The team is now looking for additional partners to take the technology forward and help develop the test. They are also working towards adapting the technology to other types of notorious water contaminants of global concern, including mercury, lead and cadmium.
The core project team consists of Carlos López-Alled, Simon Lewis, Jannis Wenk and Tony James.
Read the full news article about the test.
The following post was contributed by Dr. Jannis Wenk, a Lecturer in Water Science and Engineering in the Department of Chemical Engineering.
From Friday September 1st to Thursday September 7th 2017 a delegation from WIRC @ Bath consisting of Dr Mirella Di Lorenzo, Dr Jannis Wenk and research assistant Claire Edward-Collins travelled to Mexico to explore the situation of drinking water supply in informal settlements in the peripheral region of Mexico City.
The trip was a central component of MAPwater, a 10-month research project funded by the Royal Academy of Engineering (RAEng), led by Dr Di Lorenzo. During the 6-day stay of the team, meetings were held with local NGOs to gain a better understanding of their activities in the area of water safety and security for supply of underprivileged communities in rural and semi-urban Mexico, as well as to develop further research and education approaches. Together with the NGO Fomento Mexicano, the team visited the rural settlement of Llano Grand in the wider vicinity of Mexico City. The settlement was chosen as a case study area because of the existing issues with water supply and the close contacts of Fomento Mexicano with the community.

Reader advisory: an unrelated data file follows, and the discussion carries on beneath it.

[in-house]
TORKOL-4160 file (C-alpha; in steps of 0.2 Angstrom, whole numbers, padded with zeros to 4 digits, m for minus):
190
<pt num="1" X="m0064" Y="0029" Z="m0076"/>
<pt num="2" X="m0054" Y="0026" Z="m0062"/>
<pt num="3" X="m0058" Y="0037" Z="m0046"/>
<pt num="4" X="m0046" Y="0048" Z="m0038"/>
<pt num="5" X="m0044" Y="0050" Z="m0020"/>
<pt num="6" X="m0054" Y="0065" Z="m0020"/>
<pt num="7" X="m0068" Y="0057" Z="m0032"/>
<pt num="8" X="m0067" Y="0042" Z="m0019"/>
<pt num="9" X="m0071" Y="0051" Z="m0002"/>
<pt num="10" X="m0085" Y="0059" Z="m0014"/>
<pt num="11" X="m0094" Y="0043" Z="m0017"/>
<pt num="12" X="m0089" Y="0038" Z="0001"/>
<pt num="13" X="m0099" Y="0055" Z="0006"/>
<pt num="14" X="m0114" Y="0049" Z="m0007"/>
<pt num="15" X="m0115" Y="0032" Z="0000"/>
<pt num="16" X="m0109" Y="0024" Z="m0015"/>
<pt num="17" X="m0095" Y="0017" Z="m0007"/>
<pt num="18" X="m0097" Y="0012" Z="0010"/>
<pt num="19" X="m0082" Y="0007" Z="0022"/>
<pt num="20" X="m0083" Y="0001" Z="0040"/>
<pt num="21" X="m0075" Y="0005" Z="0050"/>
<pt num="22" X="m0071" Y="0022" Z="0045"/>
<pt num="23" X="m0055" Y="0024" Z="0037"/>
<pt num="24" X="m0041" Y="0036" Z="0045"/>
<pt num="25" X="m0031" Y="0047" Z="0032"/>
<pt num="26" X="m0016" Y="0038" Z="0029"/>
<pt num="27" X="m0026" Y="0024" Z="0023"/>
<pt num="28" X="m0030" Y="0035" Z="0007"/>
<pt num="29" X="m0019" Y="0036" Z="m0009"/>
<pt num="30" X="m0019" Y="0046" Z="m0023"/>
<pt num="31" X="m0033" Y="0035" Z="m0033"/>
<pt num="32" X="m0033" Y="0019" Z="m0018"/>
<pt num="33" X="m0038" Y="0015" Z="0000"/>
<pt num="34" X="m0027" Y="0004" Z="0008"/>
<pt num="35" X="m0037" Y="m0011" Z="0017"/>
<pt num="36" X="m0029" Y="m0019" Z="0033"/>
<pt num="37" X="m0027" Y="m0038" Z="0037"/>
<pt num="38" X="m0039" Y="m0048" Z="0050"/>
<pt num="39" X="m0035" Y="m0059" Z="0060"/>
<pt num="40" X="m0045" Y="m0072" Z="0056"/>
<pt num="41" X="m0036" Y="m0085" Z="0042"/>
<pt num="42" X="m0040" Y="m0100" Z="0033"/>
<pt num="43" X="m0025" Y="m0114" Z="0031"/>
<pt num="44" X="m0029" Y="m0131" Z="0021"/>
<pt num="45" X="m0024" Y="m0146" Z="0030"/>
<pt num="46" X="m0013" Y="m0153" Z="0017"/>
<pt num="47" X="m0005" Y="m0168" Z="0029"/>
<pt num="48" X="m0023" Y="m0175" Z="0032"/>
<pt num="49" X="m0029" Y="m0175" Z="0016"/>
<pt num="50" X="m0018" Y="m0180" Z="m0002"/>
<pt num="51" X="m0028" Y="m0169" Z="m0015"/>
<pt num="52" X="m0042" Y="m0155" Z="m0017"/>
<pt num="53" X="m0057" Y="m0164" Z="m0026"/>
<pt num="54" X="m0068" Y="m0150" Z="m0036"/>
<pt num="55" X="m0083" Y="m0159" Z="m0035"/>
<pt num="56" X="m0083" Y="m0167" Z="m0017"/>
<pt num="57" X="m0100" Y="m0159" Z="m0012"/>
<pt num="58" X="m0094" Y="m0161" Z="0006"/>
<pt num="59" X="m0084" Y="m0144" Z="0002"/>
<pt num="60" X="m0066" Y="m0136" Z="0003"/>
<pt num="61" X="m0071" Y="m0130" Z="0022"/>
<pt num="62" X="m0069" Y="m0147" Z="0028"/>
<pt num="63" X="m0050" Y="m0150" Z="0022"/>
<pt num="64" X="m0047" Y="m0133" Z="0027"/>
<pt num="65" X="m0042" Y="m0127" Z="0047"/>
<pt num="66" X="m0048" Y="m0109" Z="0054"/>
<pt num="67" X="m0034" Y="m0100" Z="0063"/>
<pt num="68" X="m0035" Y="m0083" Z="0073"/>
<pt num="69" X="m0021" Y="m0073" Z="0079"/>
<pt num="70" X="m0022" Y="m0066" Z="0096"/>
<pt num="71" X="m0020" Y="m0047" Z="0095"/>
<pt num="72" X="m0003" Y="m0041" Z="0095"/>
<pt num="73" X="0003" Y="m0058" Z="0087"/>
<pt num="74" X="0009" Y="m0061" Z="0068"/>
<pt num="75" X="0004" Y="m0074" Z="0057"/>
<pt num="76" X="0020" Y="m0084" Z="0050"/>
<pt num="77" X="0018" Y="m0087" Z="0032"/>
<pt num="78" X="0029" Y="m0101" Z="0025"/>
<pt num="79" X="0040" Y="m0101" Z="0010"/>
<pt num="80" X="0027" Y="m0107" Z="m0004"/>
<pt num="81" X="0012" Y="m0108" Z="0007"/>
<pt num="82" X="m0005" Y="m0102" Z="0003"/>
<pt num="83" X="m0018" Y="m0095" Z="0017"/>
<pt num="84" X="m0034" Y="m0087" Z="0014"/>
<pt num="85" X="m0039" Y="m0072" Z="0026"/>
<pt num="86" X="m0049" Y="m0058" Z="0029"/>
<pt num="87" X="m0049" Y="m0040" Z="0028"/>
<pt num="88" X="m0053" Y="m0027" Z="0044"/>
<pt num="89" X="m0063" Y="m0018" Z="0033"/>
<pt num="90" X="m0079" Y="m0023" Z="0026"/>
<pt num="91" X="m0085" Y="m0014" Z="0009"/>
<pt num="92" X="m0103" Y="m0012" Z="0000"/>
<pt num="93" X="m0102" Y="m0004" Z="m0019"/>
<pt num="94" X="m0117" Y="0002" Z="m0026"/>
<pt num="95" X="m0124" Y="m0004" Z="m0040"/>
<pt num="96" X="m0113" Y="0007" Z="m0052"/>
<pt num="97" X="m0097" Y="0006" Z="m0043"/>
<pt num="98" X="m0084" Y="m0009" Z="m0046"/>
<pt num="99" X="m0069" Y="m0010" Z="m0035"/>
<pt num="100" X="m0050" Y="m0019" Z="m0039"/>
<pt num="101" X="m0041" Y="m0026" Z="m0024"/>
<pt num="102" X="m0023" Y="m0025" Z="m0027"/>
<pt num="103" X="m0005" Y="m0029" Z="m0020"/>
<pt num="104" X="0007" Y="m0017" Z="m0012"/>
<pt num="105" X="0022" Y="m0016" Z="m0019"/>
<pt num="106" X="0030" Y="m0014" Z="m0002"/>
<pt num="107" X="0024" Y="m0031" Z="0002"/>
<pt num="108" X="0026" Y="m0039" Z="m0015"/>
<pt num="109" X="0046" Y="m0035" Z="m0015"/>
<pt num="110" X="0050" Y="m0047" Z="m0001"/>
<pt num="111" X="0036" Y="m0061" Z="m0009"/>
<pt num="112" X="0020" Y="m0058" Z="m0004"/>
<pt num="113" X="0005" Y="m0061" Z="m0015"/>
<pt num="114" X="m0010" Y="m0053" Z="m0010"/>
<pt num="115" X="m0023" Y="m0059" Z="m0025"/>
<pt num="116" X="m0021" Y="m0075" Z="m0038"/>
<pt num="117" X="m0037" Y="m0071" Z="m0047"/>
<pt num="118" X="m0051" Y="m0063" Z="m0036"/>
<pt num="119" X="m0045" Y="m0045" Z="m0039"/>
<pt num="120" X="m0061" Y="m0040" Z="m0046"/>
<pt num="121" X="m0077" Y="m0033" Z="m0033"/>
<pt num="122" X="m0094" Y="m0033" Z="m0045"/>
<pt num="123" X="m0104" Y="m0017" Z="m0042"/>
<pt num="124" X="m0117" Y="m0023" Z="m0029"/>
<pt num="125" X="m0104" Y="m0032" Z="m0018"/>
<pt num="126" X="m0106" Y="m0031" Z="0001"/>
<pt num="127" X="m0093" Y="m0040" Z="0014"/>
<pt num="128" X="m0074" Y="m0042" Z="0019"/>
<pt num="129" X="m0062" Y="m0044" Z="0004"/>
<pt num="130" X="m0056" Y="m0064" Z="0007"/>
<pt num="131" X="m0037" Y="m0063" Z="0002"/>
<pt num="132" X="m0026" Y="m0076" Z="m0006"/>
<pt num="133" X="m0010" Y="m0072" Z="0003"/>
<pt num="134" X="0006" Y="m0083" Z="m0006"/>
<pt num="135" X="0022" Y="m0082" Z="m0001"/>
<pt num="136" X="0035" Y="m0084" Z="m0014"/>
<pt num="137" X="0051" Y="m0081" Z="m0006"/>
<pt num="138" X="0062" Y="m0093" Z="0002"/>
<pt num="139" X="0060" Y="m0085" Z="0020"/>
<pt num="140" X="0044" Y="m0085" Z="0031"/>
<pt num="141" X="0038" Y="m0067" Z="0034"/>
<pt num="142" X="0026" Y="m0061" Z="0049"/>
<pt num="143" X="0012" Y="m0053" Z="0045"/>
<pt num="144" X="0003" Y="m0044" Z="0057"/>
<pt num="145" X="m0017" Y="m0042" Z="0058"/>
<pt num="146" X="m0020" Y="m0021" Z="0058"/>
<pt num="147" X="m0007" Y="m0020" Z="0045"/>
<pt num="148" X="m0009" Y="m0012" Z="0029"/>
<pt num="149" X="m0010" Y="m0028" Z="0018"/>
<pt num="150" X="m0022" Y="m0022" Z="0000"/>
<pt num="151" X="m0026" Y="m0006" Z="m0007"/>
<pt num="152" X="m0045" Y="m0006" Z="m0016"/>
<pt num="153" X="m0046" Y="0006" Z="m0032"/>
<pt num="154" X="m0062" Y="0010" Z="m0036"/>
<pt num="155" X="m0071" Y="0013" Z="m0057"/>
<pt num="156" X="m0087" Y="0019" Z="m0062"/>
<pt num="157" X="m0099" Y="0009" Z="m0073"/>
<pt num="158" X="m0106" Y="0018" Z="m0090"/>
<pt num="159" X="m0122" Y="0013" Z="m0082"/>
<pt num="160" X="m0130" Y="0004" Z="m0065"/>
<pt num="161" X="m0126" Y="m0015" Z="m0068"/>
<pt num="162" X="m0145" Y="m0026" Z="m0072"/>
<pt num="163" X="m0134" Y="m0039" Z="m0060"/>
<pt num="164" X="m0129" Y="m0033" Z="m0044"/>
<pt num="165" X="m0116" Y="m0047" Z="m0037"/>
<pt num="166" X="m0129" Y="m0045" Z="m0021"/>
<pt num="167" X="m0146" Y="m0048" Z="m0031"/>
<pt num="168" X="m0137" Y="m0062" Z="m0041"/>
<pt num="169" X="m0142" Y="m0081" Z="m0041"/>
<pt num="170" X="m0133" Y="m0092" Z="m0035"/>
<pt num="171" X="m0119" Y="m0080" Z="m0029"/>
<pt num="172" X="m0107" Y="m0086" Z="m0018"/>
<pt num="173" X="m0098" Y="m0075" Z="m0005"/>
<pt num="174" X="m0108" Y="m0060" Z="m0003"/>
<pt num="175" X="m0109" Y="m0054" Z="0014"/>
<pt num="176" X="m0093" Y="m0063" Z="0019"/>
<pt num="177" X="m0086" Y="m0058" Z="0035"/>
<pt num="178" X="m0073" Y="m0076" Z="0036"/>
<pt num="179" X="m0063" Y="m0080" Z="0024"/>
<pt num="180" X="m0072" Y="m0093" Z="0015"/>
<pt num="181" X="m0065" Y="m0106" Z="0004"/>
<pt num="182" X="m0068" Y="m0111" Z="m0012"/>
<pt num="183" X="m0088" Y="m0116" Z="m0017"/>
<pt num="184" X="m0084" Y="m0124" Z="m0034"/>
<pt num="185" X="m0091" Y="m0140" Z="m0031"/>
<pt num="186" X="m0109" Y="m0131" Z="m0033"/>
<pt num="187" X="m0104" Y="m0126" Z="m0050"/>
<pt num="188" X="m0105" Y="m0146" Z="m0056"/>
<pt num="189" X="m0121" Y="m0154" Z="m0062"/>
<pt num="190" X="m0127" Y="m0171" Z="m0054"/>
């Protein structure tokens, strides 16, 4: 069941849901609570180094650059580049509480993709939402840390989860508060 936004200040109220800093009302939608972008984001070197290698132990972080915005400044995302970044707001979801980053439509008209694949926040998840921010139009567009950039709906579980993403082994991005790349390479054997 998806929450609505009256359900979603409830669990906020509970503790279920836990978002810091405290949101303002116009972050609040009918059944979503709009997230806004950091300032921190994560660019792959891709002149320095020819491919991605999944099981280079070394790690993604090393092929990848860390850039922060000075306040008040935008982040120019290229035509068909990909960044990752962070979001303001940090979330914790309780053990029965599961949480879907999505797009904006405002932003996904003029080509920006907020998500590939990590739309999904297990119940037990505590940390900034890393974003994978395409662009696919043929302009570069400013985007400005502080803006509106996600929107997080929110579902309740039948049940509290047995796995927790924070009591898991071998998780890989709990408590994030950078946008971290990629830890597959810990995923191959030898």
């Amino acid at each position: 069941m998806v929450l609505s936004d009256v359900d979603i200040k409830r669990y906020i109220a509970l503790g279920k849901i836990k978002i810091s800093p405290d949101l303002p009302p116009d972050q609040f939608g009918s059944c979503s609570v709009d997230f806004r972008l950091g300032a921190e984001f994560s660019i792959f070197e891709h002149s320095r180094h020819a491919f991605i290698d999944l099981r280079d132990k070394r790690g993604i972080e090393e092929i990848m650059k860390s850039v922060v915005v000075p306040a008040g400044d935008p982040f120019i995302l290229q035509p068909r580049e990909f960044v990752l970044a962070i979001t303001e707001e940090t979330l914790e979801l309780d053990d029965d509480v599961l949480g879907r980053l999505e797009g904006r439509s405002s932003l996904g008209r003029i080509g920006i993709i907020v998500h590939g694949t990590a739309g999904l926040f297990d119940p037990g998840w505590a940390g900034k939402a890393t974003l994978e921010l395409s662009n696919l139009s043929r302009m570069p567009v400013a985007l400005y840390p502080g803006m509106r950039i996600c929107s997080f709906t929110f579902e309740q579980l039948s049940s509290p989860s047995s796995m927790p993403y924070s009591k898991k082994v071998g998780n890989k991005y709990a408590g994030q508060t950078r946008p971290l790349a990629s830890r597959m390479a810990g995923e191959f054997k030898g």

The following blog post was contributed by Jannis Wenk, Lecturer in the Department of Chemical Engineering.
The 83rd meeting of the German Water Chemistry Society, with a record attendance of more than 300 participants, was held from 22 – 24 May 2017. This year the meeting took place in Donaueschingen, a town in the Black Forest, where the Danube River begins its 2860 km long south eastern journey towards the Black Sea passing through ten countries.
The annual conference provides a platform for the Central European water chemistry research community and is traditionally well attended by delegates from authorities and water utilities from Germany and neighbouring countries. The conference programme consisted of 26 presentations and 90 posters from the areas of water and waste water treatment, groundwater, drinking water, microbiology and water analysis. Dr Jannis Wenk, Lecturer in Water Science and Engineering in the Department of Chemical Engineering, represented WIRC with a poster that was based on his engagement in the German Water Chemistry Society task group on oxidative water treatment processes.
This April sees the next talk in the monthly 'Water Colloquium' series organised by WIRC @ Bath exploring the breadth of water research being undertaken at the University of Bath.